From http://lifetoheryears.com/50rules

So how can fathers help their daughters to go through that complicated stage in life? How can fathers understand their teenage daughters, those beautiful fairy princesses who suddenly turn into demonic uncontrollable monsters?

A few days ago I came across a story that touched my heart: a story of a father, who not only made an effort to understand his teenage daughter, but possibly rescued his troubled daughter from years of despair and near suicide. This story is provided below.


From http://www.ufunk.net

“I know of a couple with three grown children. This is a good family… The father did a good deal of traveling for his work while his daughter and two boys were growing up His relationship with them was sound and safe, but he just wasn’t around very much. Everything was fine until his teenage daughter started having behavioral problems at school and then with the law.

Each time she got in trouble, her anxious, time-conscious father would sit down with her and try to talk through the problem. They would go around on the same issues every time: “I’m too fat, I’m too ugly.” “No, you are not, you’re beautiful to me.” “You have to say that, you’re my dad.” “I wouldn’t say it if it wasn’t true.” “Yes, you would” “Do you think I’d lie to you?” And the discussion would turn to the question of the father’s honesty. Or he would tell her a story from his own youth, like the one about how he grew up with skinny arms and shoulders and everyone made fun of him. “Is that supposed to make me feel better?” she would say.

From http://www.dongallagherllc.com

Things would calm down, he’d leave town, and the cycle would start again. He was on a trip when his wife rang him to say their daughter had disappeared. Frantically, he caught a plane home and the family fretted for days while the search went on. At last she turned up in a runaway shelter in another city, and the parents collected her.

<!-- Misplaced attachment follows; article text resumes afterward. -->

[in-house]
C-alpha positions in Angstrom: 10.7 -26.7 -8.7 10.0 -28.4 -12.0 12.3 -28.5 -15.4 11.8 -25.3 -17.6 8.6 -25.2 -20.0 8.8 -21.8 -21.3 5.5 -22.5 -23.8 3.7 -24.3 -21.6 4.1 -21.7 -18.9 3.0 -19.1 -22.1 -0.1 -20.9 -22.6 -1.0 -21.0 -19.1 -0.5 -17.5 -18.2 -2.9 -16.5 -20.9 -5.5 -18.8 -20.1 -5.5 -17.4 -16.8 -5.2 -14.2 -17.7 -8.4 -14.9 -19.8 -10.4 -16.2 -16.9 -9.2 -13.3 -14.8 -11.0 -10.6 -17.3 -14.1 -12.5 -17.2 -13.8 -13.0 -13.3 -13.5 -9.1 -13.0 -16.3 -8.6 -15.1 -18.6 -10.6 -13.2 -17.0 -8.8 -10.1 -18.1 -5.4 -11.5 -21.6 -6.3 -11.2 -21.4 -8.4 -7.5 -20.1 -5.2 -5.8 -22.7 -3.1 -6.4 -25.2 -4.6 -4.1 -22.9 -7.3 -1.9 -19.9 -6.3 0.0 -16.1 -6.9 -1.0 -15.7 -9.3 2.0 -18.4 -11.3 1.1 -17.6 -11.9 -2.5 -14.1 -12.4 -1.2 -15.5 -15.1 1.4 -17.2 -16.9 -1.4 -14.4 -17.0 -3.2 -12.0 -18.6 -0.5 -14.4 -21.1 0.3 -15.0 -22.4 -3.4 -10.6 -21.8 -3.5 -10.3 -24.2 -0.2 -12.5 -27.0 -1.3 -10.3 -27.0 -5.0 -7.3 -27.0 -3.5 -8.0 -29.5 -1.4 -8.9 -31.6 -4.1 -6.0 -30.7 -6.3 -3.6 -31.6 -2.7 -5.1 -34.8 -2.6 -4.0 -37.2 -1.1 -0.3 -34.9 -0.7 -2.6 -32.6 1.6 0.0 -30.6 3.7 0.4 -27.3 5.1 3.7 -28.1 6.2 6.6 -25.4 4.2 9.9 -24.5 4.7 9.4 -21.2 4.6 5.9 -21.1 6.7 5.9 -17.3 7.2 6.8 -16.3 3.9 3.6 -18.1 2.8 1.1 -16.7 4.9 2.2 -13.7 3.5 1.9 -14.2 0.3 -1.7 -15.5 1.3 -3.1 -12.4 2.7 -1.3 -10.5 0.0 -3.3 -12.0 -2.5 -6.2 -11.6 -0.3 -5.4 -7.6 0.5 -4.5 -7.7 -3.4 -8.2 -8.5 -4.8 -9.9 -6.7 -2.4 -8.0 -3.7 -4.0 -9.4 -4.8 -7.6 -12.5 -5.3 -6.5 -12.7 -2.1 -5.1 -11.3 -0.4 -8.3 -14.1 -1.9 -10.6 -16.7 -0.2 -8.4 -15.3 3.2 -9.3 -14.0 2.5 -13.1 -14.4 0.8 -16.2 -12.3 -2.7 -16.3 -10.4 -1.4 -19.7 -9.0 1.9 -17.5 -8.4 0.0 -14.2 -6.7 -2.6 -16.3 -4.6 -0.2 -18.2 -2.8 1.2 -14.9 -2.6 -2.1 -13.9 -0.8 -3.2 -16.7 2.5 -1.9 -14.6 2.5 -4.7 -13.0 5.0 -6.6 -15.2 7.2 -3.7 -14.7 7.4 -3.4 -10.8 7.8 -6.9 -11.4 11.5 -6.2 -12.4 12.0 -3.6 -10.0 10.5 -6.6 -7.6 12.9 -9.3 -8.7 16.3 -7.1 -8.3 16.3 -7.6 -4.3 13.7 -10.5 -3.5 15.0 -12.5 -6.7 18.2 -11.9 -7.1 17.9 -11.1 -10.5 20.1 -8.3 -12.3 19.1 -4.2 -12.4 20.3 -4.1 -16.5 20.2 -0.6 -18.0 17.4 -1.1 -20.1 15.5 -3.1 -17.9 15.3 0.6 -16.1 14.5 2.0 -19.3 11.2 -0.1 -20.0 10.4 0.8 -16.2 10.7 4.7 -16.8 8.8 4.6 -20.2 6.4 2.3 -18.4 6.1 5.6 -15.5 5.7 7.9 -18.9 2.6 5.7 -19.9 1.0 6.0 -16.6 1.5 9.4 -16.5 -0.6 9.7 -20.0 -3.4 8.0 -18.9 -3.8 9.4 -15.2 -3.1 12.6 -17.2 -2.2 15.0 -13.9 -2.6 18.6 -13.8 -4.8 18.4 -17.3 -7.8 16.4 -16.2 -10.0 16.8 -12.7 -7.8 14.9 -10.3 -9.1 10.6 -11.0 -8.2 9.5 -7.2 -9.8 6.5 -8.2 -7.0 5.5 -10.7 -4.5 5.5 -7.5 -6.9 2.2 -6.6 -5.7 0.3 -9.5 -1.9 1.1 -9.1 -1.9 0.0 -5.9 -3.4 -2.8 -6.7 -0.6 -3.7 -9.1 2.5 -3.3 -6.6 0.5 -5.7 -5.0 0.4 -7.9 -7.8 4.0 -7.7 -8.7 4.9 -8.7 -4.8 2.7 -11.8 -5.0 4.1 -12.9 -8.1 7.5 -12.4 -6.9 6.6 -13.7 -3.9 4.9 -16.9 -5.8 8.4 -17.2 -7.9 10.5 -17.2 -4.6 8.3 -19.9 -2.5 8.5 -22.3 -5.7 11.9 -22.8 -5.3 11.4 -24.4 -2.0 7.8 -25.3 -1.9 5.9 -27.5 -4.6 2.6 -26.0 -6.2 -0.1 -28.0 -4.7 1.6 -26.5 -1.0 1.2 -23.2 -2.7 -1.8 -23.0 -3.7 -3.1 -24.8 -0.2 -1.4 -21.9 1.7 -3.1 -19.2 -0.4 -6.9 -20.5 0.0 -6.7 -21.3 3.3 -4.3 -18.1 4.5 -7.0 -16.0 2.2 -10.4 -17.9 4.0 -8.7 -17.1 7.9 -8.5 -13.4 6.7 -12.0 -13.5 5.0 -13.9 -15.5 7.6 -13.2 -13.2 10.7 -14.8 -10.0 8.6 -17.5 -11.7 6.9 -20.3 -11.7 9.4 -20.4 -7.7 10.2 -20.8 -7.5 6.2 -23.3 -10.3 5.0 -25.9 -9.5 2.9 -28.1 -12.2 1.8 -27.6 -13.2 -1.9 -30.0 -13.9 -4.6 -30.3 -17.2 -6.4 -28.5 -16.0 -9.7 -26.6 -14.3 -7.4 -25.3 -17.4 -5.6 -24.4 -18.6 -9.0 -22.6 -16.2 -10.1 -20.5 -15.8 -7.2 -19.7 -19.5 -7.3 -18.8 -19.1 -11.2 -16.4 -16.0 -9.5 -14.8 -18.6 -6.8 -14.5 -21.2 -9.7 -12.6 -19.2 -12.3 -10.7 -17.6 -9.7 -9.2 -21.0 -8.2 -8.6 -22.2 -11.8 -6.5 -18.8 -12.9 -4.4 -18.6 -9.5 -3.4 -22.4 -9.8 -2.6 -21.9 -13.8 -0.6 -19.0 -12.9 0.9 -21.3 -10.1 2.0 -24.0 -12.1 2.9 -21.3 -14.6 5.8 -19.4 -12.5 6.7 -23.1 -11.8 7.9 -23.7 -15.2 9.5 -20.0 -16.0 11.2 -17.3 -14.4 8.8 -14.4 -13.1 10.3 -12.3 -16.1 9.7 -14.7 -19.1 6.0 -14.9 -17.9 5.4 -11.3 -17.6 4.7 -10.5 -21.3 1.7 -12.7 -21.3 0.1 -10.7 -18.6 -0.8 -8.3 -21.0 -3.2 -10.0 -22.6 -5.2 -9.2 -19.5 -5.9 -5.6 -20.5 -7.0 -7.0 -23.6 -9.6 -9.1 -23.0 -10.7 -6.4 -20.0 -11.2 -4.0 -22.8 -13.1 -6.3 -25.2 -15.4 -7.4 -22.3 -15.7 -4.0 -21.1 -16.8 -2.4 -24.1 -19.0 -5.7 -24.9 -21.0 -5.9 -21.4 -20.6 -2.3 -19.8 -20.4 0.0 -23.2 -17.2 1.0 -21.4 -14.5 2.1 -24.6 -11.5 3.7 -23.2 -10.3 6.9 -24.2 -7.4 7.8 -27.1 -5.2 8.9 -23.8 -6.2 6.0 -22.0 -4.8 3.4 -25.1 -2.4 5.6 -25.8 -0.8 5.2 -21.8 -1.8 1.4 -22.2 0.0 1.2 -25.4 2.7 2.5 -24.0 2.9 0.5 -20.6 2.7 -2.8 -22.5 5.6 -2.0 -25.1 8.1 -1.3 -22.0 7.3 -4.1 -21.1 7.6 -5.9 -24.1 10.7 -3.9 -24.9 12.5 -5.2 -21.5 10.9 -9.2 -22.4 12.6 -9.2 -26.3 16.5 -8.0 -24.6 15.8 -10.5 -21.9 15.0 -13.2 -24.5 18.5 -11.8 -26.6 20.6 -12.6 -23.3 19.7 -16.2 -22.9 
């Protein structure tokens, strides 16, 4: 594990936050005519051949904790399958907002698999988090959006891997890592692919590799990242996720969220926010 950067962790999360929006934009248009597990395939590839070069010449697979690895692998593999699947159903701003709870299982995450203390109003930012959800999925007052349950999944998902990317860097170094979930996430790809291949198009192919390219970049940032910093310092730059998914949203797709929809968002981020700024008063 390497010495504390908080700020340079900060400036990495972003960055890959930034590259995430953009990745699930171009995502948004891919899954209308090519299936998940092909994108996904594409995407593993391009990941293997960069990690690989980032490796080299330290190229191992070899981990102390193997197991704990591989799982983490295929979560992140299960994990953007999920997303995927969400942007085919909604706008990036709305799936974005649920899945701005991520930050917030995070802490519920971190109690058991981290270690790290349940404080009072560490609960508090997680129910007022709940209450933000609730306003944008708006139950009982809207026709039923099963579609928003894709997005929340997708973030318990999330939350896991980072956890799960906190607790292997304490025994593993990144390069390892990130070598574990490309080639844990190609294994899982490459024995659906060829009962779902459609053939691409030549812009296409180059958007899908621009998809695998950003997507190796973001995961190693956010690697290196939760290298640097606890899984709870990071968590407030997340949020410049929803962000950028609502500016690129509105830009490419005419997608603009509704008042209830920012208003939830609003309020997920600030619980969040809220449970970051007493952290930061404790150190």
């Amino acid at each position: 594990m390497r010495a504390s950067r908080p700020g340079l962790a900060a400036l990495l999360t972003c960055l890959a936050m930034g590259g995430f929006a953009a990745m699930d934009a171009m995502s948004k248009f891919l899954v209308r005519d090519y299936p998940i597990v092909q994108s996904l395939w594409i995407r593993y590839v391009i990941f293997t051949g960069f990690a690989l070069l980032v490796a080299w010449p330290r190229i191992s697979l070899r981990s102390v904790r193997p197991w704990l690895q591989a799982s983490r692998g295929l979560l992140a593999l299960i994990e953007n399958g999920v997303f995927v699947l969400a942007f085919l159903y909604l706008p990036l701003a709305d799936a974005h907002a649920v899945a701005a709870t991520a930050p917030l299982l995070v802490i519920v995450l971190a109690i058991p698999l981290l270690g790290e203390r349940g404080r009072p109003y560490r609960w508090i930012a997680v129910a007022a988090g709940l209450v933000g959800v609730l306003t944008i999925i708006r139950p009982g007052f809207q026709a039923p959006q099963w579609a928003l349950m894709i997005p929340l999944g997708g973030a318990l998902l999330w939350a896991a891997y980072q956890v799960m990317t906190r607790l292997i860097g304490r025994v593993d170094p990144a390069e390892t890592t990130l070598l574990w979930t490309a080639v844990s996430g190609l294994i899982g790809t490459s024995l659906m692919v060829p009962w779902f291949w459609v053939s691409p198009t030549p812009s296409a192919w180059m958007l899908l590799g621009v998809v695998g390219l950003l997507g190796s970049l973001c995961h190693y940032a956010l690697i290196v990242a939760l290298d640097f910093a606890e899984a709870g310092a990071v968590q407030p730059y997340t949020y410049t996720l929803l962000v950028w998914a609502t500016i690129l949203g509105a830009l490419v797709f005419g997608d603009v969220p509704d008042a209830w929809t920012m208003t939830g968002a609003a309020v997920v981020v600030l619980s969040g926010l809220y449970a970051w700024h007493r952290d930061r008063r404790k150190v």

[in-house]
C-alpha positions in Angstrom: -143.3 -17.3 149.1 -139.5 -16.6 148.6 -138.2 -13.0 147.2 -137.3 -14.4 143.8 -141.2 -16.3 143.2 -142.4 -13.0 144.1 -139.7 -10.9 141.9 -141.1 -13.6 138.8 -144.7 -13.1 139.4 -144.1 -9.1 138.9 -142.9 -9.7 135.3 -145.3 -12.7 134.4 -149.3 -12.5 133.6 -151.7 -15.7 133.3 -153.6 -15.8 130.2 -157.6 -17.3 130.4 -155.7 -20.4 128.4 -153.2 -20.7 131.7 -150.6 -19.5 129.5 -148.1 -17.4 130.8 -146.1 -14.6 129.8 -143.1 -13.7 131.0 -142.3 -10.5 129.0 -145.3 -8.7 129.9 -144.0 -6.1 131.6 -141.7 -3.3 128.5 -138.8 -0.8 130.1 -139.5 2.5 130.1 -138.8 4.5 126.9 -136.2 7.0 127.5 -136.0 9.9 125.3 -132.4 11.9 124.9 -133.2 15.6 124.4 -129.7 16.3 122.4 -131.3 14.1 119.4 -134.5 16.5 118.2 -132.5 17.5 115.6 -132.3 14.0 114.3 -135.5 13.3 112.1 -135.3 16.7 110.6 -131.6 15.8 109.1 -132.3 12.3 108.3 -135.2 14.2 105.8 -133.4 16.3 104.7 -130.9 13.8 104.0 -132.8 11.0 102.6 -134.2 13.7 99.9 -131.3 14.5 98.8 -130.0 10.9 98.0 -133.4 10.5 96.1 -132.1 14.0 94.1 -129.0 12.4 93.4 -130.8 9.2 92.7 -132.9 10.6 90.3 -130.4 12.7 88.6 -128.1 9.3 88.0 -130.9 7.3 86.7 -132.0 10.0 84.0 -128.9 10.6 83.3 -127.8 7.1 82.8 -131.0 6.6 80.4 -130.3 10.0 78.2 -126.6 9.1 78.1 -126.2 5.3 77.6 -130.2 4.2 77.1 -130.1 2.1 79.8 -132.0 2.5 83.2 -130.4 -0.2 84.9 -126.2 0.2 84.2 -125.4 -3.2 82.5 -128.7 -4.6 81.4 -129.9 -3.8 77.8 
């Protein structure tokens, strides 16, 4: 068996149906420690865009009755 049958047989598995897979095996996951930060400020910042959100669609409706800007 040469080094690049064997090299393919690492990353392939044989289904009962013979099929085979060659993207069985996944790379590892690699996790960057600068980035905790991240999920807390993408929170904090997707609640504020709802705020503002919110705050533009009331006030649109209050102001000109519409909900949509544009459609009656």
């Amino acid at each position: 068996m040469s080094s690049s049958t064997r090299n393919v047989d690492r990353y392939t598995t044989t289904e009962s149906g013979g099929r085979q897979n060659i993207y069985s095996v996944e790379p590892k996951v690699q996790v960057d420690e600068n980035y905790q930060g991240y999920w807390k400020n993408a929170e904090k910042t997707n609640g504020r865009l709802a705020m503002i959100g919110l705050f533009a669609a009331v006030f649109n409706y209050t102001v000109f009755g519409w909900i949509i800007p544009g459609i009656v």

That night he and his wife talked things through. “I do not know what to do about her,” he confessed. His wife replied, “You might try listening to her.” “What do you mean? I listen to her constantly.”

His wife gave him a half smile. “Go and listen to her. Don’t talk. Don’t talk. Just listen.”

mate preferenceFrom http://www.huffingtonpost.com

He sat down with his daughter, who was still silent, and asked her, “Would you like to talk?” She shook her head, but he stayed where he was, silent as well. It was getting dark before she finally spoke. “I just don’t want to live anymore.”

Alarmed, he fought the urge to protest this and said softly, “You don’t want to live anymore.” This was followed by about five minutes of silence – the longest five minutes in his life, he later said.

“I’m just not happy, Dad. I don’t like anything about myself. I want it to be over.”

“You’re not happy at all,” he breathed.